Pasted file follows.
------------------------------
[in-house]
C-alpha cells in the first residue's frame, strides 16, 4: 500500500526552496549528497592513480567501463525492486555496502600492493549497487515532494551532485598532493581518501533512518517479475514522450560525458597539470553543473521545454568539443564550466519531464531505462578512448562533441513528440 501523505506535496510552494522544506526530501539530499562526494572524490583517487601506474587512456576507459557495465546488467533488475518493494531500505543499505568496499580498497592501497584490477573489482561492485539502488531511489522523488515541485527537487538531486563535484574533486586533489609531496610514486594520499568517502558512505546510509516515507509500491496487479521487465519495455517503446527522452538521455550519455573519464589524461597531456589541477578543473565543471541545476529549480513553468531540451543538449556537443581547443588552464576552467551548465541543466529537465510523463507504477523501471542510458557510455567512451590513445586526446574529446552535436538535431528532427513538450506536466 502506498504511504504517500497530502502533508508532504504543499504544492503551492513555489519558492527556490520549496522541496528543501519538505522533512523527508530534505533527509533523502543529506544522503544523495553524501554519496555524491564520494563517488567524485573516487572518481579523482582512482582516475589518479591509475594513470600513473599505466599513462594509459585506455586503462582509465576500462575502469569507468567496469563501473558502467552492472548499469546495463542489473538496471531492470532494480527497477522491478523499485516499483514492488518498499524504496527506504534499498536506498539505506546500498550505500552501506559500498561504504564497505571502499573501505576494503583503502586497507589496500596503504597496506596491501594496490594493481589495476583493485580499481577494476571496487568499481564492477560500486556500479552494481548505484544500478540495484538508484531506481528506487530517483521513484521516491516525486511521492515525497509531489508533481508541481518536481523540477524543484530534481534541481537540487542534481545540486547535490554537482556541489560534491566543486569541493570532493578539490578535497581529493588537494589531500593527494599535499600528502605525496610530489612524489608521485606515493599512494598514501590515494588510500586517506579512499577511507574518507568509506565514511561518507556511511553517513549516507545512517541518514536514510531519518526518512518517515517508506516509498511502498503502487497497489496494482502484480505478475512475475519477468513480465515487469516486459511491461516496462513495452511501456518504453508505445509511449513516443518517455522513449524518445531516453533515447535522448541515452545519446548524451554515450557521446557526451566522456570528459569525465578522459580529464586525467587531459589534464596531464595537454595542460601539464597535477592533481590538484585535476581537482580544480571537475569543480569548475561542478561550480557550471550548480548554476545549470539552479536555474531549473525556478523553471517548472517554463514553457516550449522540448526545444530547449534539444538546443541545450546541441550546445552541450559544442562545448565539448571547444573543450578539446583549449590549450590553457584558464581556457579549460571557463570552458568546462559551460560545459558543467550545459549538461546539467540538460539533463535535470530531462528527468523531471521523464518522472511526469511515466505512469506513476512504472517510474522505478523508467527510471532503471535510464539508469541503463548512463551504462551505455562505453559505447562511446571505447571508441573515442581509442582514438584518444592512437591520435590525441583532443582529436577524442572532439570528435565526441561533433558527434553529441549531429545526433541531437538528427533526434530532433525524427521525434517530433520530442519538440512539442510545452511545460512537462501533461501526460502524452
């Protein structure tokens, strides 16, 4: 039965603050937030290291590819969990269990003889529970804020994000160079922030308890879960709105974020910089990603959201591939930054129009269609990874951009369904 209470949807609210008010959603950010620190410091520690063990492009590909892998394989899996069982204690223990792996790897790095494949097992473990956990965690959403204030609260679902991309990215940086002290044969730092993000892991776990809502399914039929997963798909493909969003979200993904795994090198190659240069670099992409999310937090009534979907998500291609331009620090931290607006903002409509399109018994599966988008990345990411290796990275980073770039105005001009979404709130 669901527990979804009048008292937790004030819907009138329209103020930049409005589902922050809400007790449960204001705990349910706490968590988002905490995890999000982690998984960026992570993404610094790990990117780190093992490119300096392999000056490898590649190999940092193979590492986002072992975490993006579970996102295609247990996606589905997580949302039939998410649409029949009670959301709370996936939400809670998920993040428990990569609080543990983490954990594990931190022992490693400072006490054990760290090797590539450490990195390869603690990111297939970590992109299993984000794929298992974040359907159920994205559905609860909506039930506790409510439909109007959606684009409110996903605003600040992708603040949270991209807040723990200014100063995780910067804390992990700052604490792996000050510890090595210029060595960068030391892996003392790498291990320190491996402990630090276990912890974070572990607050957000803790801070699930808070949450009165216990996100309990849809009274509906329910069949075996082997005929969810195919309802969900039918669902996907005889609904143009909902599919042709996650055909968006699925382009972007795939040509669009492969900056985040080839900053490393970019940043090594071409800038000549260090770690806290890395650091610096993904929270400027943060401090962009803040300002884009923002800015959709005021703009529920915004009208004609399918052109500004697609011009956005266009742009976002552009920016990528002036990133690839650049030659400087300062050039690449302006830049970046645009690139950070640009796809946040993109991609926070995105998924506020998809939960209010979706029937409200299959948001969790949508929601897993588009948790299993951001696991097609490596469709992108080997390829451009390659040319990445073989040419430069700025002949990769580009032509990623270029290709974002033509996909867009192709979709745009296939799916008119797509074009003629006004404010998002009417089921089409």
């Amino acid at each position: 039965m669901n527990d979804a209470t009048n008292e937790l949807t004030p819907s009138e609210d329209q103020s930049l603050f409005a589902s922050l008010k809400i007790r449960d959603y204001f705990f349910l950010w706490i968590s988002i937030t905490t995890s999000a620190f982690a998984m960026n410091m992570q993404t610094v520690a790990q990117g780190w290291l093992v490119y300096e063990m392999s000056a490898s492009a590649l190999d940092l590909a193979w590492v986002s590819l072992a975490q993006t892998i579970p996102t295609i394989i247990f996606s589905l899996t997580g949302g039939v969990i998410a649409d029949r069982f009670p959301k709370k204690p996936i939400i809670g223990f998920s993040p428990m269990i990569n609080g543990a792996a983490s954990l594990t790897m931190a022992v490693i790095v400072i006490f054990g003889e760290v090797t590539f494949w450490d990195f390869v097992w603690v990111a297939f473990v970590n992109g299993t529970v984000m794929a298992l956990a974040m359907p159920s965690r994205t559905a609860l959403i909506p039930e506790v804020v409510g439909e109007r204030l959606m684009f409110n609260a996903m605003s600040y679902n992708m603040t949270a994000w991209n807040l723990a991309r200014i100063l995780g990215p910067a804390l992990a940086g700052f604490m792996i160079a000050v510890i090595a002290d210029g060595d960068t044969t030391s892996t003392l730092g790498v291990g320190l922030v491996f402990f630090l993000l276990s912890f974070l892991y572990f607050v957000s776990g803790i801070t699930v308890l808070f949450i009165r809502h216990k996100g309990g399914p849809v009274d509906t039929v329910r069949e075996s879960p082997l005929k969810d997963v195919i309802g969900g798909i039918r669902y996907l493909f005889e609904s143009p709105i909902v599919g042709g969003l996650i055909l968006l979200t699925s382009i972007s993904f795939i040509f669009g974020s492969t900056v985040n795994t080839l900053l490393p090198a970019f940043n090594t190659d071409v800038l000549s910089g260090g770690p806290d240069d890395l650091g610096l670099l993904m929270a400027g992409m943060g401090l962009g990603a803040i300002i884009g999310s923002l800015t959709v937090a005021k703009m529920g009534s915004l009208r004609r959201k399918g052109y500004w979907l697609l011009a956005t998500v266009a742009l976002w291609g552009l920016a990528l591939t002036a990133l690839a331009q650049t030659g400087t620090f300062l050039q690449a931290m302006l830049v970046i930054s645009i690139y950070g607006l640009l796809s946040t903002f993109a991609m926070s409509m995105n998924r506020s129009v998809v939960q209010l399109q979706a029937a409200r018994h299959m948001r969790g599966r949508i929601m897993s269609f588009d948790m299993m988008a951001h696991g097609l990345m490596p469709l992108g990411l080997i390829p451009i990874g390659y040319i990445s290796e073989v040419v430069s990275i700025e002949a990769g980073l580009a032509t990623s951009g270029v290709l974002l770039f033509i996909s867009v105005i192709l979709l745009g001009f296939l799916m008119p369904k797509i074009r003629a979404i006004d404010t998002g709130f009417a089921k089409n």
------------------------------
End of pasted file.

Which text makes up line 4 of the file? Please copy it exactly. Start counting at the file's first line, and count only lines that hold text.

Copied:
């Amino acid at each position: 039965m669901n527990d979804a209470t009048n008292e937790l949807t004030p819907s009138e609210d329209q103020s930049l603050f409005a589902s922050l008010k809400i007790r449960d959603y204001f705990f349910l950010w706490i968590s988002i937030t905490t995890s999000a620190f982690a998984m960026n410091m992570q993404t610094v520690a790990q990117g780190w290291l093992v490119y300096e063990m392999s000056a490898s492009a590649l190999d940092l590909a193979w590492v986002s590819l072992a975490q993006t892998i579970p996102t295609i394989i247990f996606s589905l899996t997580g949302g039939v969990i998410a649409d029949r069982f009670p959301k709370k204690p996936i939400i809670g223990f998920s993040p428990m269990i990569n609080g543990a792996a983490s954990l594990t790897m931190a022992v490693i790095v400072i006490f054990g003889e760290v090797t590539f494949w450490d990195f390869v097992w603690v990111a297939f473990v970590n992109g299993t529970v984000m794929a298992l956990a974040m359907p159920s965690r994205t559905a609860l959403i909506p039930e506790v804020v409510g439909e109007r204030l959606m684009f409110n609260a996903m605003s600040y679902n992708m603040t949270a994000w991209n807040l723990a991309r200014i100063l995780g990215p910067a804390l992990a940086g700052f604490m792996i160079a000050v510890i090595a002290d210029g060595d960068t044969t030391s892996t003392l730092g790498v291990g320190l922030v491996f402990f630090l993000l276990s912890f974070l892991y572990f607050v957000s776990g803790i801070t699930v308890l808070f949450i009165r809502h216990k996100g309990g399914p849809v009274d509906t039929v329910r069949e075996s879960p082997l005929k969810d997963v195919i309802g969900g798909i039918r669902y996907l493909f005889e609904s143009p709105i909902v599919g042709g969003l996650i055909l968006l979200t699925s382009i972007s993904f795939i040509f669009g974020s492969t900056v985040n795994t080839l900053l490393p090198a970019f940043n090594t190659d071409v800038l000549s910089g260090g770690p806290d240069d890395l650091g610096l670099l993904m929270a400027g992409m943060g401090l962009g990603a803040i300002i884009g999310s923002l800015t959709v937090a005021k703009m529920g009534s915004l009208r004609r959201k399918g052109y500004w979907l697609l011009a956005t998500v266009a742009l976002w291609g552009l920016a990528l591939t002036a990133l690839a331009q650049t030659g400087t620090f300062l050039q690449a931290m302006l830049v970046i930054s645009i690139y950070g607006l640009l796809s946040t903002f993109a991609m926070s409509m995105n998924r506020s129009v998809v939960q209010l399109q979706a029937a409200r018994h299959m948001r969790g599966r949508i929601m897993s269609f588009d948790m299993m988008a951001h696991g097609l990345m490596p469709l992108g990411l080997i390829p451009i990874g390659y040319i990445s290796e073989v040419v430069s990275i700025e002949a990769g980073l580009a032509t990623s951009g270029v290709l974002l770039f033509i996909s867009v105005i192709l979709l745009g001009f296939l799916m008119p369904k797509i074009r003629a979404i006004d404010t998002g709130f009417a089921k089409n």